Whether it’s a classic such as The Great Gatsby, or a more obscure title such as A Farewell to Arms, you should avoid shelling out money for classic books. Quartz compiled a slew of free reading resources that are available if you’re looking to stock up on great literature, and you can read them basically anywhere, even if you can’t walk into a library.
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Shakespeare Fans Should Visit MIT
To read the works of playwright William Shakespeare, head to MIT’s The Complete Works of William Shakespeare page. The works are organised in four categories: Comedy, History, Tragedy and Poetry.
If you're a fan of classic science fiction from the likes of Ray Bradbury, Isaac Asimov and Robert A. Heinlein, you're in luck. Archive.org now has a massive collection of the magazine Galaxy Science Fiction for you to peruse for free.Read more
Library of Congress Goes Way Back
Read.gov is a site maintained by the US Library of Congress, and features books and other literature available for free. The books are scanned in, and you’ll need to read it in a browser window, but with its selection of both classic and obscure titles, you’ll probably find something you might not get in a traditional bookstore or library.
Scribd, The Netflix of Books
If you’re willing to pay a subscription fee for some reading material, check out Scribd. For $US9 ($11) per month you’ll gain access to articles from sites such as The New York Times, and a library full books as well as audiobooks.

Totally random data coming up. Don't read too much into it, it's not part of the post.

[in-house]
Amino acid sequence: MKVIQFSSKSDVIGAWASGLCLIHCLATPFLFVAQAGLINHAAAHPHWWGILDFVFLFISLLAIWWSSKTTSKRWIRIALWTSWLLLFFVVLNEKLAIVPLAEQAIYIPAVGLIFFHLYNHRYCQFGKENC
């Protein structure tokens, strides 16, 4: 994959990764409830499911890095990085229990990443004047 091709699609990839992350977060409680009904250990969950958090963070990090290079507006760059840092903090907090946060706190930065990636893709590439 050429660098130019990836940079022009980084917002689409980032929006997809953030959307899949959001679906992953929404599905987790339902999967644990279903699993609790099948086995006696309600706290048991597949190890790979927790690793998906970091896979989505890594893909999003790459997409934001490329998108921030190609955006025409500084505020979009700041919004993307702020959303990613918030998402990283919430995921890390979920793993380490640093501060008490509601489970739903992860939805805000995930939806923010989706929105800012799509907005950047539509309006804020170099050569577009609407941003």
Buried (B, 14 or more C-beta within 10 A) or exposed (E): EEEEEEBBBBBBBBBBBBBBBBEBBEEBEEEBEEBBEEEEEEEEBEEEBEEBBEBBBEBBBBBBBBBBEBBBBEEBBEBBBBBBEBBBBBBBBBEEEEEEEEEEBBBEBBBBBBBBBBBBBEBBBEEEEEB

Project Gutenberg, A Public Domain Paradise
For books in the public domain that you can download to an e-reader, Project Gutenberg is an invaluable resource. With over 54,000 e-books in the public domain to choose from, an updating list of newly added books and the most downloaded titles, you’ll be able to enjoy the best of classic literature on whatever device you have. It beats waiting to renew a classic title, whether physical or digital. It’s free, but donations are solicited to keep the operation running.
OverDrive & Your Library
OverDrive is the backbone of a multitude of libraries’ e-book offerings. Sign up for OverDrive, enter your public library credentials, and check out e-books, audiobooks and other digital media. You can send the books to your Kindle or use them in the OverDrive app on iOS and Android.
You can put holds on various titles, request titles currently unavailable at your library, and check out books in multiple languages wherever supported. Recently OverDrive launched Libby, essentially an updated version of OverDrive that lets you sample books, stream audiobooks, and sync your notes and bookmarks across your devices.